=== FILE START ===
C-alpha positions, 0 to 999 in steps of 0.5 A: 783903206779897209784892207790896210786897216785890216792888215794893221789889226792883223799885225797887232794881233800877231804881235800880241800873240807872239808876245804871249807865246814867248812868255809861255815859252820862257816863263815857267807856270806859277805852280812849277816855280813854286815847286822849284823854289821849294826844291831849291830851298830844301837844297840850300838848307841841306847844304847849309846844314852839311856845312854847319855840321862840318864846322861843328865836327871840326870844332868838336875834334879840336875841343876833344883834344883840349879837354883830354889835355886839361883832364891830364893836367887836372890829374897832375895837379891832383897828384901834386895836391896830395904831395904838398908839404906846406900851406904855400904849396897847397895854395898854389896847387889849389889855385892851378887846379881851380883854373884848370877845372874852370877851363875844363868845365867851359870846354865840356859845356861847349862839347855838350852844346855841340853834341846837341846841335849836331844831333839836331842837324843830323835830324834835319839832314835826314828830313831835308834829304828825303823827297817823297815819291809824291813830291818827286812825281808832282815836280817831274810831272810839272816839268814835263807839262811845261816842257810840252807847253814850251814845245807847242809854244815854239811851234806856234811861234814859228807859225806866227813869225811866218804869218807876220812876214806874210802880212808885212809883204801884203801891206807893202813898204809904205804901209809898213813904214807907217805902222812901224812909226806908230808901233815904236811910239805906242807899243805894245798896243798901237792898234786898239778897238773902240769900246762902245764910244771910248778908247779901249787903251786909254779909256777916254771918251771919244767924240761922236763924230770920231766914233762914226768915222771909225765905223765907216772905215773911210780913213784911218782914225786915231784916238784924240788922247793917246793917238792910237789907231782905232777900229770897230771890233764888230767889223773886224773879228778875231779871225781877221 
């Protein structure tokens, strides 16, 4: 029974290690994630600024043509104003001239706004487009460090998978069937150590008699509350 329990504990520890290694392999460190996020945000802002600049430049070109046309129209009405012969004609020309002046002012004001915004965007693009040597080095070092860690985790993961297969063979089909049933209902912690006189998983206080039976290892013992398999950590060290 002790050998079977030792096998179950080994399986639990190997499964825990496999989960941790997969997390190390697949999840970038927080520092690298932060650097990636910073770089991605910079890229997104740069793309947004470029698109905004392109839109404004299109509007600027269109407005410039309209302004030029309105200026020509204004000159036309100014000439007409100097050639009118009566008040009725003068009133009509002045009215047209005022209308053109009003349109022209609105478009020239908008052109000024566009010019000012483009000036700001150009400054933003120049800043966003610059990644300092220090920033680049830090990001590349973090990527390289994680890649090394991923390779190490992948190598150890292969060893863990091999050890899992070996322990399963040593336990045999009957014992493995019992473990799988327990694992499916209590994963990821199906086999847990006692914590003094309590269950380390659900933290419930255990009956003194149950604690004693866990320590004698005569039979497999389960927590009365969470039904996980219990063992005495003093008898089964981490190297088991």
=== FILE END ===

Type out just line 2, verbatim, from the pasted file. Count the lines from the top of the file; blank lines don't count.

């Protein structure tokens, strides 16, 4: 029974290690994630600024043509104003001239706004487009460090998978069937150590008699509350 329990504990520890290694392999460190996020945000802002600049430049070109046309129209009405012969004609020309002046002012004001915004965007693009040597080095070092860690985790993961297969063979089909049933209902912690006189998983206080039976290892013992398999950590060290 002790050998079977030792096998179950080994399986639990190997499964825990496999989960941790997969997390190390697949999840970038927080520092690298932060650097990636910073770089991605910079890229997104740069793309947004470029698109905004392109839109404004299109509007600027269109407005410039309209302004030029309105200026020509204004000159036309100014000439007409100097050639009118009566008040009725003068009133009509002045009215047209005022209308053109009003349109022209609105478009020239908008052109000024566009010019000012483009000036700001150009400054933003120049800043966003610059990644300092220090920033680049830090990001590349973090990527390289994680890649090394991923390779190490992948190598150890292969060893863990091999050890899992070996322990399963040593336990045999009957014992493995019992473990799988327990694992499916209590994963990821199906086999847990006692914590003094309590269950380390659900933290419930255990009956003194149950604690004693866990320590004698005569039979497999389960927590009365969470039904996980219990063992005495003093008898089964981490190297088991």